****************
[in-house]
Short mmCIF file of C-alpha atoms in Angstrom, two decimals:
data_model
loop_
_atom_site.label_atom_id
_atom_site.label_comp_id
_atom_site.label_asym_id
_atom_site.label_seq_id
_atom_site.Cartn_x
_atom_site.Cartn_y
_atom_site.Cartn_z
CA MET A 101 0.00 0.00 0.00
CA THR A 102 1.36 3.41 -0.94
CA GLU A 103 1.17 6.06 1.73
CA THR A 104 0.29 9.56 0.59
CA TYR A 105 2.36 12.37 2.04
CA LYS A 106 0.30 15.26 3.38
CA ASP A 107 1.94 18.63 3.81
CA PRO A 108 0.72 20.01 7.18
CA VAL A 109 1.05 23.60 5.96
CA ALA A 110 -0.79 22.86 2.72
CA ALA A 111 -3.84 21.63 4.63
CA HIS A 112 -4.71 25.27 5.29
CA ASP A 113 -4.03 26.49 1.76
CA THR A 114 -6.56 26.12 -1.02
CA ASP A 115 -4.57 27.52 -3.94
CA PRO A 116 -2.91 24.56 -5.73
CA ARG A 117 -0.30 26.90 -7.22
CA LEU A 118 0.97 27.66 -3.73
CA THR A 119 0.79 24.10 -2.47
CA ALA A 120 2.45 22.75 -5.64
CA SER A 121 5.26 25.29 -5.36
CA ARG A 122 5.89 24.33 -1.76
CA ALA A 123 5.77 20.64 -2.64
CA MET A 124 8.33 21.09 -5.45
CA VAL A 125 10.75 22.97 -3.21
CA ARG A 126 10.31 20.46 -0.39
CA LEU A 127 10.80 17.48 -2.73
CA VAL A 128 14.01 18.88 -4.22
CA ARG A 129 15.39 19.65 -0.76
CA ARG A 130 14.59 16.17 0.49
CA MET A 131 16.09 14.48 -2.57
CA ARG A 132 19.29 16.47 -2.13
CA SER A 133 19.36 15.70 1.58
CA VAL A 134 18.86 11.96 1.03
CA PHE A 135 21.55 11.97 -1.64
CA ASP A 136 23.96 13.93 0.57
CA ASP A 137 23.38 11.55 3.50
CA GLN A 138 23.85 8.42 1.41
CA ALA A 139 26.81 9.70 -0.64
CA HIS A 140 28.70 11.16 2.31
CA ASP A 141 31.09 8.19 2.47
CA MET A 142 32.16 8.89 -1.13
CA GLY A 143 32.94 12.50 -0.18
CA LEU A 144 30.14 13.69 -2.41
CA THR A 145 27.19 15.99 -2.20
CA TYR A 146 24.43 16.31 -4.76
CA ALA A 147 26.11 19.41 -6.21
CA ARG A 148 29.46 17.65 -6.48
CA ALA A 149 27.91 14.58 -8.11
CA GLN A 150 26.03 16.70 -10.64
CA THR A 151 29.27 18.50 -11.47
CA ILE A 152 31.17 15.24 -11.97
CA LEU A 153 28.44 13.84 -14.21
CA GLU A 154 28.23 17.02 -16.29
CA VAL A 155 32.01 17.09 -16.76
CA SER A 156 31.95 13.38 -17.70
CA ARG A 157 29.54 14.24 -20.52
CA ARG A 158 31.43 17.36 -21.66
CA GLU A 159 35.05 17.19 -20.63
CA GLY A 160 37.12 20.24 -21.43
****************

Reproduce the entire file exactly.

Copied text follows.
[in-house]
Short mmCIF file of C-alpha atoms in Angstrom, two decimals:
data_model
loop_
_atom_site.label_atom_id
_atom_site.label_comp_id
_atom_site.label_asym_id
_atom_site.label_seq_id
_atom_site.Cartn_x
_atom_site.Cartn_y
_atom_site.Cartn_z
CA MET A 101 0.00 0.00 0.00
CA THR A 102 1.36 3.41 -0.94
CA GLU A 103 1.17 6.06 1.73
CA THR A 104 0.29 9.56 0.59
CA TYR A 105 2.36 12.37 2.04
CA LYS A 106 0.30 15.26 3.38
CA ASP A 107 1.94 18.63 3.81
CA PRO A 108 0.72 20.01 7.18
CA VAL A 109 1.05 23.60 5.96
CA ALA A 110 -0.79 22.86 2.72
CA ALA A 111 -3.84 21.63 4.63
CA HIS A 112 -4.71 25.27 5.29
CA ASP A 113 -4.03 26.49 1.76
CA THR A 114 -6.56 26.12 -1.02
CA ASP A 115 -4.57 27.52 -3.94
CA PRO A 116 -2.91 24.56 -5.73
CA ARG A 117 -0.30 26.90 -7.22
CA LEU A 118 0.97 27.66 -3.73
CA THR A 119 0.79 24.10 -2.47
CA ALA A 120 2.45 22.75 -5.64
CA SER A 121 5.26 25.29 -5.36
CA ARG A 122 5.89 24.33 -1.76
CA ALA A 123 5.77 20.64 -2.64
CA MET A 124 8.33 21.09 -5.45
CA VAL A 125 10.75 22.97 -3.21
CA ARG A 126 10.31 20.46 -0.39
CA LEU A 127 10.80 17.48 -2.73
CA VAL A 128 14.01 18.88 -4.22
CA ARG A 129 15.39 19.65 -0.76
CA ARG A 130 14.59 16.17 0.49
CA MET A 131 16.09 14.48 -2.57
CA ARG A 132 19.29 16.47 -2.13
CA SER A 133 19.36 15.70 1.58
CA VAL A 134 18.86 11.96 1.03
CA PHE A 135 21.55 11.97 -1.64
CA ASP A 136 23.96 13.93 0.57
CA ASP A 137 23.38 11.55 3.50
CA GLN A 138 23.85 8.42 1.41
CA ALA A 139 26.81 9.70 -0.64
CA HIS A 140 28.70 11.16 2.31
CA ASP A 141 31.09 8.19 2.47
CA MET A 142 32.16 8.89 -1.13
CA GLY A 143 32.94 12.50 -0.18
CA LEU A 144 30.14 13.69 -2.41
CA THR A 145 27.19 15.99 -2.20
CA TYR A 146 24.43 16.31 -4.76
CA ALA A 147 26.11 19.41 -6.21
CA ARG A 148 29.46 17.65 -6.48
CA ALA A 149 27.91 14.58 -8.11
CA GLN A 150 26.03 16.70 -10.64
CA THR A 151 29.27 18.50 -11.47
CA ILE A 152 31.17 15.24 -11.97
CA LEU A 153 28.44 13.84 -14.21
CA GLU A 154 28.23 17.02 -16.29
CA VAL A 155 32.01 17.09 -16.76
CA SER A 156 31.95 13.38 -17.70
CA ARG A 157 29.54 14.24 -20.52
CA ARG A 158 31.43 17.36 -21.66
CA GLU A 159 35.05 17.19 -20.63
CA GLY A 160 37.12 20.24 -21.43